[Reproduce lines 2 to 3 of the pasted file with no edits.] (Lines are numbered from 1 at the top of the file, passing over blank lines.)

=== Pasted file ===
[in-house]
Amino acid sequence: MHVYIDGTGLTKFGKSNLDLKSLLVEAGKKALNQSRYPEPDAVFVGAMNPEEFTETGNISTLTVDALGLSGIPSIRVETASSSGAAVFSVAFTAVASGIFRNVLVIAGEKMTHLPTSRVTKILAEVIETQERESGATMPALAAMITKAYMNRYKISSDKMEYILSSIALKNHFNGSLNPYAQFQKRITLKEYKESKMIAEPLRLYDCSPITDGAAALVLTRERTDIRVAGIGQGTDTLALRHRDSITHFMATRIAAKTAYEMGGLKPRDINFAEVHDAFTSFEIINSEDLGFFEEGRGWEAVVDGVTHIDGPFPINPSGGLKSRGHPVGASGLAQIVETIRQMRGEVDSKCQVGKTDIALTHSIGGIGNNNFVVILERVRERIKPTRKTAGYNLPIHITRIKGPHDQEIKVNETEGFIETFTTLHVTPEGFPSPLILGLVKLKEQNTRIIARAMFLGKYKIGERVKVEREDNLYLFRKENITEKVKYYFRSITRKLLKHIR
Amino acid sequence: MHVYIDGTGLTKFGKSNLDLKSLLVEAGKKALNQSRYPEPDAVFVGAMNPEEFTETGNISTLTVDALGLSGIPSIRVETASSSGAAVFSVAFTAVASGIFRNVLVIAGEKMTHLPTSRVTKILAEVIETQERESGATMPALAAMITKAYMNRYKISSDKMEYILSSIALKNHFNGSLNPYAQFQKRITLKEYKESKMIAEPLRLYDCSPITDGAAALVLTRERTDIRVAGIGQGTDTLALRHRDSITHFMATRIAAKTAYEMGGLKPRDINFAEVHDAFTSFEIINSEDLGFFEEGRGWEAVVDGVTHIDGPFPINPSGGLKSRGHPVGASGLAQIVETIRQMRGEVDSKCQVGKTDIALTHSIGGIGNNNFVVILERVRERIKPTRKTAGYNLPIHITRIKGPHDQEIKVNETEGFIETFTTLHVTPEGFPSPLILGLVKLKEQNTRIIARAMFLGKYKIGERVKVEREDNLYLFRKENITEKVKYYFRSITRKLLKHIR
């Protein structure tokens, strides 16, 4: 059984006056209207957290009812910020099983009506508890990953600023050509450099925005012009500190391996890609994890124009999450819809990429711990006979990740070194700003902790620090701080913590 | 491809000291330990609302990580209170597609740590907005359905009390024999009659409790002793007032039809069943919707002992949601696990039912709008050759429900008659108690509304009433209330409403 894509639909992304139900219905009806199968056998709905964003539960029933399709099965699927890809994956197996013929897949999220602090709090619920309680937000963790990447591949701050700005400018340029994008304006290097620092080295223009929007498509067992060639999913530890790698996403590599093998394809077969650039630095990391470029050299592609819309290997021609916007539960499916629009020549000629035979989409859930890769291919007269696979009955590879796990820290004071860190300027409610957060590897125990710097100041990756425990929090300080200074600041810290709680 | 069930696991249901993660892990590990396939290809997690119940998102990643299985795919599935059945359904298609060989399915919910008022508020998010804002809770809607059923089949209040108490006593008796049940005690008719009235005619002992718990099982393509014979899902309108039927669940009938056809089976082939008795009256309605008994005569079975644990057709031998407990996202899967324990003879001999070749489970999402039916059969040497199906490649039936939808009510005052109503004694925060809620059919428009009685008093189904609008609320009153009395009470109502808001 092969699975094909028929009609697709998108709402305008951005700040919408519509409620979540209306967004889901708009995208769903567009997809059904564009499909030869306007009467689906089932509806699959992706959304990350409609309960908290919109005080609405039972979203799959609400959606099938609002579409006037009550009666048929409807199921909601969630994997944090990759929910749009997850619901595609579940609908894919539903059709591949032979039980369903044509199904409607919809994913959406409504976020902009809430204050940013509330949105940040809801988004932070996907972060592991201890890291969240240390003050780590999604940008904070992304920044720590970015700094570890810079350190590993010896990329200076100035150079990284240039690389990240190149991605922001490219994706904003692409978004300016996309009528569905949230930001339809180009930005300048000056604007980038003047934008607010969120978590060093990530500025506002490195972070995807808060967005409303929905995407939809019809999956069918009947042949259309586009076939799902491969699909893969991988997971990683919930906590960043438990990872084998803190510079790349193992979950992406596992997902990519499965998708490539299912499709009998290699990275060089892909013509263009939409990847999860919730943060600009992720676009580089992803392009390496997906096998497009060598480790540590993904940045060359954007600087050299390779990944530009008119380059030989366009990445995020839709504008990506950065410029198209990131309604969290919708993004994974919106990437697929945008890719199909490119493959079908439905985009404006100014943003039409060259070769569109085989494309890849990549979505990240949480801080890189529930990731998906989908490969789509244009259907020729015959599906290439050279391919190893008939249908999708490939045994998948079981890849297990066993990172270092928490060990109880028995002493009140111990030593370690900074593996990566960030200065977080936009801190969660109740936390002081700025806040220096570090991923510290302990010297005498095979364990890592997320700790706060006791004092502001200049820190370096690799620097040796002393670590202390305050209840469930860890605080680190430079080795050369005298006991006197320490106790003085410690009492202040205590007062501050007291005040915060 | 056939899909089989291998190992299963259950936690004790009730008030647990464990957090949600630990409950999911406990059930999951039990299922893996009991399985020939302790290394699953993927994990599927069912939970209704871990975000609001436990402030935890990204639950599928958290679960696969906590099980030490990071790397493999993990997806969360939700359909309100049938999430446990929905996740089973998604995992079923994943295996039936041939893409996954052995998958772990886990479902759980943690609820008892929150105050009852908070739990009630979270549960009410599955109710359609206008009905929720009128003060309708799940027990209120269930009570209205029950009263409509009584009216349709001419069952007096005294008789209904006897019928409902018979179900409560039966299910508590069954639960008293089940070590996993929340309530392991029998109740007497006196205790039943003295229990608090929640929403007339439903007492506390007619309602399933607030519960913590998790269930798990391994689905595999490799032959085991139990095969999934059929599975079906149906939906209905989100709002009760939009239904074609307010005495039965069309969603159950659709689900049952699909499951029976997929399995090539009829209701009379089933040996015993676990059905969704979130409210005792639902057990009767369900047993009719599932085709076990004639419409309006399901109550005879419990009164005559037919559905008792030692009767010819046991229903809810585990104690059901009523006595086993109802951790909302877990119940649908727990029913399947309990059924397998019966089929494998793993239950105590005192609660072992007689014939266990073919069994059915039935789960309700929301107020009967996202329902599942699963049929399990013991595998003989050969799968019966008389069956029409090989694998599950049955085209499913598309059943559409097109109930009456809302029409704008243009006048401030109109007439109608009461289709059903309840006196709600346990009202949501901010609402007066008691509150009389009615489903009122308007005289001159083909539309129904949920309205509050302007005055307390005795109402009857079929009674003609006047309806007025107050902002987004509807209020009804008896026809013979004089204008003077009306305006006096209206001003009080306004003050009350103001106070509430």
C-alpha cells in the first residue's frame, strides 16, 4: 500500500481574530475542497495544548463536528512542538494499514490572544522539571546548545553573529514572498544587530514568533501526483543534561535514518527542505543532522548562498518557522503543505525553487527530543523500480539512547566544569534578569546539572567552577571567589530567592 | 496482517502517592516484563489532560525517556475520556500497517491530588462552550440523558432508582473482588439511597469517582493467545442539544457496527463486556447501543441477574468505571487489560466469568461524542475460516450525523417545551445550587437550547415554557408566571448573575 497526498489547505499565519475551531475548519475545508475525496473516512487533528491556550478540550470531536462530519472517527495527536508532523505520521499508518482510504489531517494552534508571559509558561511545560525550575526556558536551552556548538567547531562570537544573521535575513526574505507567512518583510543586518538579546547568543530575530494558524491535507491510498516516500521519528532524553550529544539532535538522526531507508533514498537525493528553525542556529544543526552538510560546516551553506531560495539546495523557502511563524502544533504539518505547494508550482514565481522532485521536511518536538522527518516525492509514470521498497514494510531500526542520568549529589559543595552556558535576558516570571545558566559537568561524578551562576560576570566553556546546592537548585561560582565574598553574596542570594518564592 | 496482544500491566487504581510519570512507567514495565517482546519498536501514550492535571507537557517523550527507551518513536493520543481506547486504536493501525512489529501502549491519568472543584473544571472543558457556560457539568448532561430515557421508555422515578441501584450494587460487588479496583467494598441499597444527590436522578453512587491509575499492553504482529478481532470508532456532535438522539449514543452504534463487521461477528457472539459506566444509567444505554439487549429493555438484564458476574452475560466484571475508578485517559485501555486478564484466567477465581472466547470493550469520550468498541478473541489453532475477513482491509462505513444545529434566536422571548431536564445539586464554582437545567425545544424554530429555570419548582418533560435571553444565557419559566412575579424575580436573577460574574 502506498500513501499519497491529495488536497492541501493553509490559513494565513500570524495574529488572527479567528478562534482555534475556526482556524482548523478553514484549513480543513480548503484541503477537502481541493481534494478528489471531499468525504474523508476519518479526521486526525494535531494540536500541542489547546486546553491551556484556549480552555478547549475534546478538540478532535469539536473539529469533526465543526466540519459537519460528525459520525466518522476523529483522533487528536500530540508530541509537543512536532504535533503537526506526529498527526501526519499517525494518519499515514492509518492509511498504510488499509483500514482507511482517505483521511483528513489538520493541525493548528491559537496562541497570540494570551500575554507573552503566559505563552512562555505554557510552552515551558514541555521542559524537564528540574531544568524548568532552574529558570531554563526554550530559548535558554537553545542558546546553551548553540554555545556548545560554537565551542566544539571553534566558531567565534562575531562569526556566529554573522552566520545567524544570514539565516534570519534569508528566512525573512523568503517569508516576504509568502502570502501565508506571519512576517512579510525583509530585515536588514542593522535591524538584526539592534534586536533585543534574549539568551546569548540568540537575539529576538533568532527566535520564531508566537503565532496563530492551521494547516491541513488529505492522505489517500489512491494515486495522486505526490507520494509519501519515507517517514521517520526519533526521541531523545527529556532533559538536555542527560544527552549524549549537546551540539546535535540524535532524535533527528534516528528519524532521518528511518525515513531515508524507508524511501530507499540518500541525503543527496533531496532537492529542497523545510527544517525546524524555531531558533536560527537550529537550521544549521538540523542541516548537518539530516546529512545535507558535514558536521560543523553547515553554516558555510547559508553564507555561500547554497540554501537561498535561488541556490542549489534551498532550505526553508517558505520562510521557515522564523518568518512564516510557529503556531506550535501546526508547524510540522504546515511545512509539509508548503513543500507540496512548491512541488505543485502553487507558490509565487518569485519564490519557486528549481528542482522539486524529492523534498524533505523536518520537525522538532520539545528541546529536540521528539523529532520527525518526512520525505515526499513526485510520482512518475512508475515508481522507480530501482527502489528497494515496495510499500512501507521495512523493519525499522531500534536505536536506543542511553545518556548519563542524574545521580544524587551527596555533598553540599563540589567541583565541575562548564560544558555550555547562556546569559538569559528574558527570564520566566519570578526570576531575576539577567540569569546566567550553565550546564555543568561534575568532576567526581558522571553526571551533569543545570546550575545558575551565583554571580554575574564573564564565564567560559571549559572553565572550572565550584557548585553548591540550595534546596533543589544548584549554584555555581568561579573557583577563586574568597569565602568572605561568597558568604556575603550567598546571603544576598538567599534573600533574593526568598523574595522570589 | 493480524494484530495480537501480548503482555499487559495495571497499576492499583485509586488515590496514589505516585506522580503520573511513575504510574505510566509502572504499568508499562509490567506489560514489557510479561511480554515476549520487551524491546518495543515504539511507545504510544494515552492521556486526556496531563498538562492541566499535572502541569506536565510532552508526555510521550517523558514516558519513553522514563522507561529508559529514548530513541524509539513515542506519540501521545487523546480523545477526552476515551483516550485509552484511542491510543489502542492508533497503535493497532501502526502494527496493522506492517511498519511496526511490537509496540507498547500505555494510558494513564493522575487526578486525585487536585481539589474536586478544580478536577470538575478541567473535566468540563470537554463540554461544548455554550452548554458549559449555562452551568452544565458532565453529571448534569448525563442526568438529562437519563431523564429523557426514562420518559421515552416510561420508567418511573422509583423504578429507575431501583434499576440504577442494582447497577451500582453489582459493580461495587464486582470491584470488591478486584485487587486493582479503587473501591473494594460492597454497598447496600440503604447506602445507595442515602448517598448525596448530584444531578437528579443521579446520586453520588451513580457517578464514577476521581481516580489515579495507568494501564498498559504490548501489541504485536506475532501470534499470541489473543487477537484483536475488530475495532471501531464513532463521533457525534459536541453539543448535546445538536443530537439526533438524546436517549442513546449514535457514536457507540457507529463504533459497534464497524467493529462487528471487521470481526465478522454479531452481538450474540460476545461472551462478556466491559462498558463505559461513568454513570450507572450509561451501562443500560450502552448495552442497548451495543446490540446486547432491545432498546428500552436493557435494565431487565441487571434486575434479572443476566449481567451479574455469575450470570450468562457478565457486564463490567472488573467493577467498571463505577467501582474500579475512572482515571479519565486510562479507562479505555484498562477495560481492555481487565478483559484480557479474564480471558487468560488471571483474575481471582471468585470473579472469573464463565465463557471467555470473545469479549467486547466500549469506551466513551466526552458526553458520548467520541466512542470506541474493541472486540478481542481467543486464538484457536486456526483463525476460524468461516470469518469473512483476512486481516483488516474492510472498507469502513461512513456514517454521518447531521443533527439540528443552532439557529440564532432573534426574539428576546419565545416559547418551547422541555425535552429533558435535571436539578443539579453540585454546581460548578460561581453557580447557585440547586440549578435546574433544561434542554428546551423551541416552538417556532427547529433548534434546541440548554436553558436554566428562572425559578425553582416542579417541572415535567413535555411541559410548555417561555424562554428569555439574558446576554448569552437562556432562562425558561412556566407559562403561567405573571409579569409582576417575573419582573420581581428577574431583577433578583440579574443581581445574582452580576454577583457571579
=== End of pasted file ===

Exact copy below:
Amino acid sequence: MHVYIDGTGLTKFGKSNLDLKSLLVEAGKKALNQSRYPEPDAVFVGAMNPEEFTETGNISTLTVDALGLSGIPSIRVETASSSGAAVFSVAFTAVASGIFRNVLVIAGEKMTHLPTSRVTKILAEVIETQERESGATMPALAAMITKAYMNRYKISSDKMEYILSSIALKNHFNGSLNPYAQFQKRITLKEYKESKMIAEPLRLYDCSPITDGAAALVLTRERTDIRVAGIGQGTDTLALRHRDSITHFMATRIAAKTAYEMGGLKPRDINFAEVHDAFTSFEIINSEDLGFFEEGRGWEAVVDGVTHIDGPFPINPSGGLKSRGHPVGASGLAQIVETIRQMRGEVDSKCQVGKTDIALTHSIGGIGNNNFVVILERVRERIKPTRKTAGYNLPIHITRIKGPHDQEIKVNETEGFIETFTTLHVTPEGFPSPLILGLVKLKEQNTRIIARAMFLGKYKIGERVKVEREDNLYLFRKENITEKVKYYFRSITRKLLKHIR
Amino acid sequence: MHVYIDGTGLTKFGKSNLDLKSLLVEAGKKALNQSRYPEPDAVFVGAMNPEEFTETGNISTLTVDALGLSGIPSIRVETASSSGAAVFSVAFTAVASGIFRNVLVIAGEKMTHLPTSRVTKILAEVIETQERESGATMPALAAMITKAYMNRYKISSDKMEYILSSIALKNHFNGSLNPYAQFQKRITLKEYKESKMIAEPLRLYDCSPITDGAAALVLTRERTDIRVAGIGQGTDTLALRHRDSITHFMATRIAAKTAYEMGGLKPRDINFAEVHDAFTSFEIINSEDLGFFEEGRGWEAVVDGVTHIDGPFPINPSGGLKSRGHPVGASGLAQIVETIRQMRGEVDSKCQVGKTDIALTHSIGGIGNNNFVVILERVRERIKPTRKTAGYNLPIHITRIKGPHDQEIKVNETEGFIETFTTLHVTPEGFPSPLILGLVKLKEQNTRIIARAMFLGKYKIGERVKVEREDNLYLFRKENITEKVKYYFRSITRKLLKHIR